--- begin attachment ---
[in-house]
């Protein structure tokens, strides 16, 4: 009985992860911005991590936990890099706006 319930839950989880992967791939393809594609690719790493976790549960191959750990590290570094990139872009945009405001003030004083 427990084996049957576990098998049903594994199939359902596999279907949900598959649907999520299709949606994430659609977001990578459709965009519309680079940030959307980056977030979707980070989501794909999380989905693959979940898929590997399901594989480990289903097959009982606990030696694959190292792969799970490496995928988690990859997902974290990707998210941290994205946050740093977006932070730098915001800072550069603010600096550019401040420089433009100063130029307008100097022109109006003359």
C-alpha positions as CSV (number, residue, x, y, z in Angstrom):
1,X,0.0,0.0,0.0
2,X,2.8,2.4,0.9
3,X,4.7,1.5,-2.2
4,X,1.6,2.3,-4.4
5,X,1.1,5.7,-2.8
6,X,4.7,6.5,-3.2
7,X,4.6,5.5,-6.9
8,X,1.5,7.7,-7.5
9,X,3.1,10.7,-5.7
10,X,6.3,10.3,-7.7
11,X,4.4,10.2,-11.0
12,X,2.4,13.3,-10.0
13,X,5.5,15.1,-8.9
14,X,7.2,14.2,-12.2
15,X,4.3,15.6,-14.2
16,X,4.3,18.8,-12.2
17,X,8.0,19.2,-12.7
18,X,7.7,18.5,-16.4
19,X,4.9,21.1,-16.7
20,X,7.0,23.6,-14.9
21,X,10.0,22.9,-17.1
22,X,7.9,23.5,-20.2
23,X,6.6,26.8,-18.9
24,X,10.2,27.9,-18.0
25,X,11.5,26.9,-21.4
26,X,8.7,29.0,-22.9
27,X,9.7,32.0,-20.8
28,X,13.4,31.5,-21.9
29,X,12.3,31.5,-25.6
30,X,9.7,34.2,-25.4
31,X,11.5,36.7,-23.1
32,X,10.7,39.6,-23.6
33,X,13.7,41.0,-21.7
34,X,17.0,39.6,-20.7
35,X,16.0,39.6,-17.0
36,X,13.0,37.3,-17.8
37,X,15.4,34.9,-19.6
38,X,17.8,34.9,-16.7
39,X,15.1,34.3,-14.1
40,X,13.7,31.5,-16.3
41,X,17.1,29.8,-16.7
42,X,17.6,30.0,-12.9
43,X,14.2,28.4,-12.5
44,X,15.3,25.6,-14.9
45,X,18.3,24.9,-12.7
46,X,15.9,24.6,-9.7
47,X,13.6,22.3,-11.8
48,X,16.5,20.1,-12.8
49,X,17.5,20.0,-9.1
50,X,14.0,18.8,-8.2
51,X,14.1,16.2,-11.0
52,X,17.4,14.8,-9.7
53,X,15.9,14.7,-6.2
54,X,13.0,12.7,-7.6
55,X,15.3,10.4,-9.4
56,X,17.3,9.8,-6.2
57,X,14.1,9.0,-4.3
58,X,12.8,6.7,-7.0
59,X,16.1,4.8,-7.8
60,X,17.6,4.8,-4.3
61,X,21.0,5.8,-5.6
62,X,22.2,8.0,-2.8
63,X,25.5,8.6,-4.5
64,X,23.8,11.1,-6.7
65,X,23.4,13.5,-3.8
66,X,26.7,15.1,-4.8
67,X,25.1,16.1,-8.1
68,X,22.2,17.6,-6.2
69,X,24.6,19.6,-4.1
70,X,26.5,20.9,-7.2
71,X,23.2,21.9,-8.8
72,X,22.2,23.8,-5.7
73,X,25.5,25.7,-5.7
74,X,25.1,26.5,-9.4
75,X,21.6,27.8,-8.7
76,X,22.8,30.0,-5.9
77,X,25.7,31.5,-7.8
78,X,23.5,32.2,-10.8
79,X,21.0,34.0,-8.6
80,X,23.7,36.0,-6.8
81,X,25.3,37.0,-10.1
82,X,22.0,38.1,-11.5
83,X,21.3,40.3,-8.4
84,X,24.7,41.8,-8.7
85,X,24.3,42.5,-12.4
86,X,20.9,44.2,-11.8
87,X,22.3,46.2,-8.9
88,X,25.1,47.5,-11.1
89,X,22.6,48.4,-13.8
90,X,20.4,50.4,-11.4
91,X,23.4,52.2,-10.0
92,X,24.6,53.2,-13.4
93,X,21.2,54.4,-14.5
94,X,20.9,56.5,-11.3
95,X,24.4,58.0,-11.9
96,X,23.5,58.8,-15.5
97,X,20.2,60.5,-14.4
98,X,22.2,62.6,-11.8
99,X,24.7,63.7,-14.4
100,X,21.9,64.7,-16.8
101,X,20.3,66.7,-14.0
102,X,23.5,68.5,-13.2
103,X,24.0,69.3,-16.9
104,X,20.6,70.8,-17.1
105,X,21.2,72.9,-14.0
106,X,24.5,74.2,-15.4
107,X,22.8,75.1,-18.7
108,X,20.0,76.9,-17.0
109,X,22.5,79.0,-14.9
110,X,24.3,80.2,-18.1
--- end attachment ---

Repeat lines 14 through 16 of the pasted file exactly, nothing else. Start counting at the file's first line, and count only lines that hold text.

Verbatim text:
11,X,4.4,10.2,-11.0
12,X,2.4,13.3,-10.0
13,X,5.5,15.1,-8.9